Labour announces ban on pet primates
Keeping and trading pet primates will be illegal under the next Labour government, the Party announces today (Tuesday 20 August).
An estimated 5,000 primates are being kept as pets in the UK, including marmosets, capuchins, squirrel monkeys and lemurs.
Primates are highly intelligent animals and not suitable to be kept in captivity. Similar to humans, they are social animals, yet they are regularly taken away from their mothers at a young age and kept in isolation, becoming depressed and displaying behaviour such as self-mutilation, hair pulling and rocking back and forth.
Often primates are kept in cages and denied proper lighting and nutrition causing painful and debilitating diseases such as Metabolic bone disease (rickets).
Current legislation states that animal owners must prevent “unnecessary suffering” and must take “all reasonable steps to meet their animal’s needs”, but is difficult to enforce and a breach of its provisions is not an offence.
The RSPCA says it receives a call nearly every week relating to the welfare of pet primates – some calls referred to up to 30 animals.
Only a total ban on the keeping and trading of primates will end animal cruelty. This measure forms part of Labour’s Animal Welfare Manifesto, which will be published later in the month.
Luke Pollard MP, Labour’s Shadow Environment Minister, said:
“It is astonishing that it is still entirely legal to keep primates as pets, regardless of how endangered or dangerous the animal is. Anyone can browse the internet and buy a primate with little or no checks and inspections.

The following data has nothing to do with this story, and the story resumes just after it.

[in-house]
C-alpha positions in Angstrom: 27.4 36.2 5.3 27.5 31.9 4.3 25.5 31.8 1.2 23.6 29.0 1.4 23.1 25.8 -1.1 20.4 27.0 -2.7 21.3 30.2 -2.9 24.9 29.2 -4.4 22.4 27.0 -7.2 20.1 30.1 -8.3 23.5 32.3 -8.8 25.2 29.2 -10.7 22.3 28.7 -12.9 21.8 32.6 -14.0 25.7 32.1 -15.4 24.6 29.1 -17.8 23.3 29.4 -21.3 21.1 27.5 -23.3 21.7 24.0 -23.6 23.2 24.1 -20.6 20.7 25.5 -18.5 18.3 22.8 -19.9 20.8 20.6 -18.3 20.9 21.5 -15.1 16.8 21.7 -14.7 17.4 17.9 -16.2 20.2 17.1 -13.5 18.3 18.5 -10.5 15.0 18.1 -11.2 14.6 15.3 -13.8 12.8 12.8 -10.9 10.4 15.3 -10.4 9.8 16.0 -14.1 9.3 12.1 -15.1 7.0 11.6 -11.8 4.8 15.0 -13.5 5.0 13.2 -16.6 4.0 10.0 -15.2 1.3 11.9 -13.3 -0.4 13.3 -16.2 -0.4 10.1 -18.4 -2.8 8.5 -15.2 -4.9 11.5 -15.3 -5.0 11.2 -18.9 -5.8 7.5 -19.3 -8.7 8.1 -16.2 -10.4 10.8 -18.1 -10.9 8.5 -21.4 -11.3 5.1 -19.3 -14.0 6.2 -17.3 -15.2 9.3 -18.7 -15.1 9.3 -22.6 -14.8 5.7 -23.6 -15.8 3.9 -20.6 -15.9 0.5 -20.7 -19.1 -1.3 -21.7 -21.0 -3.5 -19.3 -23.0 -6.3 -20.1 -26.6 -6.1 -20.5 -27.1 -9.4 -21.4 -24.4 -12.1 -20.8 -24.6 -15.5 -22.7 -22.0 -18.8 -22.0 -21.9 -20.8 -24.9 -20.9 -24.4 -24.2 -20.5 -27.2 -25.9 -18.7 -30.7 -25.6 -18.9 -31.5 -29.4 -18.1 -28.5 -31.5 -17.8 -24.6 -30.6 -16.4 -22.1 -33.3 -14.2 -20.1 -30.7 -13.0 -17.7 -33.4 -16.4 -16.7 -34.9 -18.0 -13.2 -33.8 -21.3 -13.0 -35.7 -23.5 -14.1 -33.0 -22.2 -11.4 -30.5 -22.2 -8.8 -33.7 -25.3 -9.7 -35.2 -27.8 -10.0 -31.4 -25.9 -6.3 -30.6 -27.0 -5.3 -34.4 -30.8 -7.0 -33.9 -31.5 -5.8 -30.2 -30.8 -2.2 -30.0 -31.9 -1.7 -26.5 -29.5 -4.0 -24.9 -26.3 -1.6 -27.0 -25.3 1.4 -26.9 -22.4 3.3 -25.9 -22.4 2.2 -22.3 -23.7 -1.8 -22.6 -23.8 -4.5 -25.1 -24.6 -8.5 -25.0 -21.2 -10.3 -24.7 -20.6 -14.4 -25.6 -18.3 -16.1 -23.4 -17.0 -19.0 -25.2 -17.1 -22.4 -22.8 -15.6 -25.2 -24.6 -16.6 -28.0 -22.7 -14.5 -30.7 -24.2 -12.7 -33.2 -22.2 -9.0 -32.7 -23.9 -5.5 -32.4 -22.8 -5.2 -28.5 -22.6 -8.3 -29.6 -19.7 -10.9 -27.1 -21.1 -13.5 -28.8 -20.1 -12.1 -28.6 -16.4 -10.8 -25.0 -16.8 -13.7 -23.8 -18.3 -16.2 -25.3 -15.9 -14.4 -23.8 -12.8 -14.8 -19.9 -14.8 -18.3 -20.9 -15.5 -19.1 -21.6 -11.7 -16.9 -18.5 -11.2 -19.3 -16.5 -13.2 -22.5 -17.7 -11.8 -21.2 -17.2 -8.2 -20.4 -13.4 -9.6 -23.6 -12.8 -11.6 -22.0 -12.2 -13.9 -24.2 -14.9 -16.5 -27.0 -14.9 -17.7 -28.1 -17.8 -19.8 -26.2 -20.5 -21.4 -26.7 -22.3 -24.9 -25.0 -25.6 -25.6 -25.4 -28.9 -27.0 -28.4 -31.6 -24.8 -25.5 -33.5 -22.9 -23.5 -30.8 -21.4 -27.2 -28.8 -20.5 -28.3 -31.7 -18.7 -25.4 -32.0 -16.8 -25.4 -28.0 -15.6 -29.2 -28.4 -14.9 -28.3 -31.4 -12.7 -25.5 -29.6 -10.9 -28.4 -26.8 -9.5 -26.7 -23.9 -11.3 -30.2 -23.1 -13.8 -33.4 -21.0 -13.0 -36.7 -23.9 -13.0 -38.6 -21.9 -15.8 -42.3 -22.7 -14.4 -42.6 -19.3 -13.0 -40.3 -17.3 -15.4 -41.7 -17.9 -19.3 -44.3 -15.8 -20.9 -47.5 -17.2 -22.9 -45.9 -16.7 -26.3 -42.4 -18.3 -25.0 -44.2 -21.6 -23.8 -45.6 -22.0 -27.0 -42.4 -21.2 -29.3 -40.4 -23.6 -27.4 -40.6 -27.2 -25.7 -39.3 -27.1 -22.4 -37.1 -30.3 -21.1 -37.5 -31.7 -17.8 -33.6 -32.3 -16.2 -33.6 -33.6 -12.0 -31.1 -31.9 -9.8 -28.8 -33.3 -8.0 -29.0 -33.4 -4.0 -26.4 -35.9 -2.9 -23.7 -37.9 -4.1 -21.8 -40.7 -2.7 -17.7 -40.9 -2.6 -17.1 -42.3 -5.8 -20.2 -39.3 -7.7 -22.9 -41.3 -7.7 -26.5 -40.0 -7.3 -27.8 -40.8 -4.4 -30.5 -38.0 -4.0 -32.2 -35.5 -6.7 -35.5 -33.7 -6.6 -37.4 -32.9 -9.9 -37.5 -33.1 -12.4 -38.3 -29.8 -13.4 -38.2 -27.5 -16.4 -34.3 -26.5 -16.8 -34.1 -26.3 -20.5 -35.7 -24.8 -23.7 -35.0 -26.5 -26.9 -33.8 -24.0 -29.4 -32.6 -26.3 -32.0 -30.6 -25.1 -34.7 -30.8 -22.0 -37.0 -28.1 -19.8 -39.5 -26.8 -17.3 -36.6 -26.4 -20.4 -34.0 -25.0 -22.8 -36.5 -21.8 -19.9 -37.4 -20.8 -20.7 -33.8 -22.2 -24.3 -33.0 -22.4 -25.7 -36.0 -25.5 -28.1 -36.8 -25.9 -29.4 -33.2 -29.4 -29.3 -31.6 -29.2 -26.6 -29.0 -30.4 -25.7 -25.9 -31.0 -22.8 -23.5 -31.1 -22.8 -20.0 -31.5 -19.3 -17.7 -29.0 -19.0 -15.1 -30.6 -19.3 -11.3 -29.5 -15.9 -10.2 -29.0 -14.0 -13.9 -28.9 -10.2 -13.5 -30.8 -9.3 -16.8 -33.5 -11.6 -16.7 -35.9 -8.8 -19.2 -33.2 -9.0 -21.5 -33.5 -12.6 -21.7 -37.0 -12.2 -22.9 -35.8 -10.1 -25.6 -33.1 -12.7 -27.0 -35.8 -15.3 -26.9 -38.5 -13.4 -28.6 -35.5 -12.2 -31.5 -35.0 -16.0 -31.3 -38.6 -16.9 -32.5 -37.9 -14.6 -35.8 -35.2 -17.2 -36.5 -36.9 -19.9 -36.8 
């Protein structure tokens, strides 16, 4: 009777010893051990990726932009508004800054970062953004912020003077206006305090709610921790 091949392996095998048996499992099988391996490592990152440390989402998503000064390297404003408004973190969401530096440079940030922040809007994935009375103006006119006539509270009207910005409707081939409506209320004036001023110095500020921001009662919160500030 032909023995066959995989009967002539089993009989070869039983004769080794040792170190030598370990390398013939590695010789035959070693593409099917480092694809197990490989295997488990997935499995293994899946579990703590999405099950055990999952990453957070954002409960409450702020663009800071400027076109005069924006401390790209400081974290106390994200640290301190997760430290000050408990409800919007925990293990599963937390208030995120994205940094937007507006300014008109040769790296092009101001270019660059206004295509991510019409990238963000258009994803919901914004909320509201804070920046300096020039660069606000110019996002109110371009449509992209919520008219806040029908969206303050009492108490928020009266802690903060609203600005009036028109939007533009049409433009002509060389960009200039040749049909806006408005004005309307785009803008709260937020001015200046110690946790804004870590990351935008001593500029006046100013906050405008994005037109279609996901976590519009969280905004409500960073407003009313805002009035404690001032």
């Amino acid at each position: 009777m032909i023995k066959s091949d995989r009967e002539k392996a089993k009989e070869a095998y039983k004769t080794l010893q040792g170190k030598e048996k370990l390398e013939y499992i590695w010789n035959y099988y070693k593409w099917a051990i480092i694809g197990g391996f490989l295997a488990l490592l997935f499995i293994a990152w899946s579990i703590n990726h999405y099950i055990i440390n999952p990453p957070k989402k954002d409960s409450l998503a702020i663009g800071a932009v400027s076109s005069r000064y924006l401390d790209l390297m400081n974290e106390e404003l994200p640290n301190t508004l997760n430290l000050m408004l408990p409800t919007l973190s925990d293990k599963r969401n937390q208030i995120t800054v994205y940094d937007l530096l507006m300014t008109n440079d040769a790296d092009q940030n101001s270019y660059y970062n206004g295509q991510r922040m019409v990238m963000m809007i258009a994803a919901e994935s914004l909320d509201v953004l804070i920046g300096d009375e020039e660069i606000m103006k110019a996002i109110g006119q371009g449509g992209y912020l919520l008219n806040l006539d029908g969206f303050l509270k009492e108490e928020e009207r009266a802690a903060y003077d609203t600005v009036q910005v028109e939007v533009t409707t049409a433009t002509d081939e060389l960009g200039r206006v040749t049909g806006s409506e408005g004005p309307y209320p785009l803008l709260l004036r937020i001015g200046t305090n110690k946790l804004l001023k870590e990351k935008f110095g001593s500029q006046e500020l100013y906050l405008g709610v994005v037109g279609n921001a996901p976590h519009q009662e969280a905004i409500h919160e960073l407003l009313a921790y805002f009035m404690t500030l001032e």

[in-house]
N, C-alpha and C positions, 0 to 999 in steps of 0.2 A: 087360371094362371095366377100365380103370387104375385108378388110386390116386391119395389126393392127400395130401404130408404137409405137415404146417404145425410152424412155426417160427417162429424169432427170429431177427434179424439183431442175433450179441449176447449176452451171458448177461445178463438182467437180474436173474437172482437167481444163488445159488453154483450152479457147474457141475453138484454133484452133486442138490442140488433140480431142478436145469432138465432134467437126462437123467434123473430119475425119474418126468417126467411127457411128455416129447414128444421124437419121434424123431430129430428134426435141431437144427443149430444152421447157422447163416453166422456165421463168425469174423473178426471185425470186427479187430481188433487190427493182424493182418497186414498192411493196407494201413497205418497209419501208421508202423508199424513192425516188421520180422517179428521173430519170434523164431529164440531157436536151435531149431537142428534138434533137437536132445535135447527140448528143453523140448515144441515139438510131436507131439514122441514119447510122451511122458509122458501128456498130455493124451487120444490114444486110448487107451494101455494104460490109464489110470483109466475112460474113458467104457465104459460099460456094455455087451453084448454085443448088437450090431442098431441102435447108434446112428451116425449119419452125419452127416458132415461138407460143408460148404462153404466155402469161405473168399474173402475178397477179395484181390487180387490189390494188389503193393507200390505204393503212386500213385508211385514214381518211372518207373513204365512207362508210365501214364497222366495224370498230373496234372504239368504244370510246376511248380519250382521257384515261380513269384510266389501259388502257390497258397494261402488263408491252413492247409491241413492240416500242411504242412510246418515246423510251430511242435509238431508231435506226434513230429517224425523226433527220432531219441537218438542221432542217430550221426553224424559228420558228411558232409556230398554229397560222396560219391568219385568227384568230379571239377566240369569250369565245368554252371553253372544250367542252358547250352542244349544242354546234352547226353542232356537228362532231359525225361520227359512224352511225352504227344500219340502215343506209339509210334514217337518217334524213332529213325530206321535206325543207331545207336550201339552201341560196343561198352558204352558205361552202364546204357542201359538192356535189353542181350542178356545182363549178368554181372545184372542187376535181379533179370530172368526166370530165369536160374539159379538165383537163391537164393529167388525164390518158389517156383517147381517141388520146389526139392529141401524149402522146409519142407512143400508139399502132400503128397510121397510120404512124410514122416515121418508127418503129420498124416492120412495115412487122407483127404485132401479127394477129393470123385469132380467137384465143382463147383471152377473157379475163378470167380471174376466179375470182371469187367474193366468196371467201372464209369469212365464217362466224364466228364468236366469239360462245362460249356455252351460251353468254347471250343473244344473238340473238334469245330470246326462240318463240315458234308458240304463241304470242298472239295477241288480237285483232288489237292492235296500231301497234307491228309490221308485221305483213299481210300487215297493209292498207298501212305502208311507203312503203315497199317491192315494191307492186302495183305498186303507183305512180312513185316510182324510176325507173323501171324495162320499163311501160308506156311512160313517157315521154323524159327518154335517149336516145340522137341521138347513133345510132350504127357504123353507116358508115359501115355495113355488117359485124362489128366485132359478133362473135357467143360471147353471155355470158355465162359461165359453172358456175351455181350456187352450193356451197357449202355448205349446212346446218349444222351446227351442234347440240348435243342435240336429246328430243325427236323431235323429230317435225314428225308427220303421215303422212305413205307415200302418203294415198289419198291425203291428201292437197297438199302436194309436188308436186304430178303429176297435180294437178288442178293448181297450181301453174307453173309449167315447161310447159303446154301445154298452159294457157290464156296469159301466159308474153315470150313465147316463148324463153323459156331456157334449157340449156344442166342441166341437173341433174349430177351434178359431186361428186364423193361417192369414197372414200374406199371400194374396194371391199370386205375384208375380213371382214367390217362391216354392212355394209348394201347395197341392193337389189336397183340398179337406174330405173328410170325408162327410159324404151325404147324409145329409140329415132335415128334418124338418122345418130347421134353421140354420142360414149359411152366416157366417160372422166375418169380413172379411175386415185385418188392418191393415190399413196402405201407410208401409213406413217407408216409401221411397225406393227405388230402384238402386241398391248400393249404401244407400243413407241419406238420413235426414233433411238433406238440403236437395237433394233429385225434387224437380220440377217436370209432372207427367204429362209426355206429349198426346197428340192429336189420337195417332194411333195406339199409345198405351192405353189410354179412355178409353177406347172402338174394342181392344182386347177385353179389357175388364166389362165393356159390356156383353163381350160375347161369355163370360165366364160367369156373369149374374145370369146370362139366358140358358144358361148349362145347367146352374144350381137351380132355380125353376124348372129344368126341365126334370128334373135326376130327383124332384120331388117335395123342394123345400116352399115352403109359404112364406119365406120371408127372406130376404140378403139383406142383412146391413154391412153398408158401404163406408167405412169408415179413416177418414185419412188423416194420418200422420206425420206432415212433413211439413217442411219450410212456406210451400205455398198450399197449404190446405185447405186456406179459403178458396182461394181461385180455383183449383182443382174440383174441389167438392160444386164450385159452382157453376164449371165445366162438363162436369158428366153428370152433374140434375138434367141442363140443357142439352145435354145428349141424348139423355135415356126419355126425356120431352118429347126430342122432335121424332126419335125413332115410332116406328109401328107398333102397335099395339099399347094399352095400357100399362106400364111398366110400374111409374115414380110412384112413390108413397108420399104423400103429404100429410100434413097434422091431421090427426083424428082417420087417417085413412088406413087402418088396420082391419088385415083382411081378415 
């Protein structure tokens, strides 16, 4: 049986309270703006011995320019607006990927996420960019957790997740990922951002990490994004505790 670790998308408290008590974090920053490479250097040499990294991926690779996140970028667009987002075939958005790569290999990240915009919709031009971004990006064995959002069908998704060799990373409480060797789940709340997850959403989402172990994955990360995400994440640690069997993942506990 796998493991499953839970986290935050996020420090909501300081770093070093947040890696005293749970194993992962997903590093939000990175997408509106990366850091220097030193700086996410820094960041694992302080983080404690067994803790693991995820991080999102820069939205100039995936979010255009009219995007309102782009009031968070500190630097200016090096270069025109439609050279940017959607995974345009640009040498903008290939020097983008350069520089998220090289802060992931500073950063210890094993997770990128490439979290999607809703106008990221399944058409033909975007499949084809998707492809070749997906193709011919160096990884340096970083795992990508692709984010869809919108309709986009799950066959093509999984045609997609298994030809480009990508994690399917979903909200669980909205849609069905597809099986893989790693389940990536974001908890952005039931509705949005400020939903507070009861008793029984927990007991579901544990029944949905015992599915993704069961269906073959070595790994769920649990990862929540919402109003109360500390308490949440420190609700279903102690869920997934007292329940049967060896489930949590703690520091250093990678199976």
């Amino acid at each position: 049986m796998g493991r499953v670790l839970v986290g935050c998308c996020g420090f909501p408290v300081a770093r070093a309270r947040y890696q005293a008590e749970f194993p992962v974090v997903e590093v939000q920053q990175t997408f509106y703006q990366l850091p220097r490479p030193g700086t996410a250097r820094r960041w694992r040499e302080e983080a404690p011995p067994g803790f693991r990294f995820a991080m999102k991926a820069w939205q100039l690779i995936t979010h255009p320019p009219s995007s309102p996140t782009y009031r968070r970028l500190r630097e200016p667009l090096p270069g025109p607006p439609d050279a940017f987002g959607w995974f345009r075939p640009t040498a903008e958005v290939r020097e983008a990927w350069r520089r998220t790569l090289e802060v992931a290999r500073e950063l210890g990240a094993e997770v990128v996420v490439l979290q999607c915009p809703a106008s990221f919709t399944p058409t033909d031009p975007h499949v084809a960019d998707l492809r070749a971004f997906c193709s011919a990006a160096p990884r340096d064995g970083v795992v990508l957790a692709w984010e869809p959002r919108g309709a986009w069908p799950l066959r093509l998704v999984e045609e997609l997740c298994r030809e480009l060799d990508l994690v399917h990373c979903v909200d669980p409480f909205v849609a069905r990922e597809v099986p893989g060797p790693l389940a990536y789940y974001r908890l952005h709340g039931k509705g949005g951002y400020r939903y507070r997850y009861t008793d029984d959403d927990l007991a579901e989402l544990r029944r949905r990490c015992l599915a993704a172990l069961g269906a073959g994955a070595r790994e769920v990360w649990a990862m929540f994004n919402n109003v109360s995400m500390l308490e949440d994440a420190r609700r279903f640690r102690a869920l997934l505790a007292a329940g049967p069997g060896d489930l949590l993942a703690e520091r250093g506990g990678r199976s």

“We know that primates are very intelligent, social animals with complex needs that simply cannot be met in a home environment.
“Labour will ban people from keeping pet primates as part of our plans to bring Britain’s animal welfare laws into the 21st Century.”
Notes to Editors
- An estimated 5,000 primates are being kept as pets in the UK https://www.bornfree.org.uk/pet-primates
- Currently, primate ownership and trading is regulated by the Animal Welfare Act of 2006 and DEFRA’s Code of Practice for the Welfare of Privately Kept Primates (the “primate code”) of 2010
- Rescue groups such as the RSPCA and Wild Futures reportedly receive approximately one call a week relating to the welfare of a captive monkey https://www.wildfutures.org/wp/wp-content/uploads/2009/09/Primates-as-pets_Is-there-a-case-for-regulation-2012_LR.pdf
Such legislation is already in place in Belgium and several other European countries, and has led to a reduction in the overall number of primates being kept as pets and an increase in members of the public reporting illicit pet ownership http://www.eurogroupforanimals.org/wp-content/uploads/EfA-Report-PL-Belgium.pdf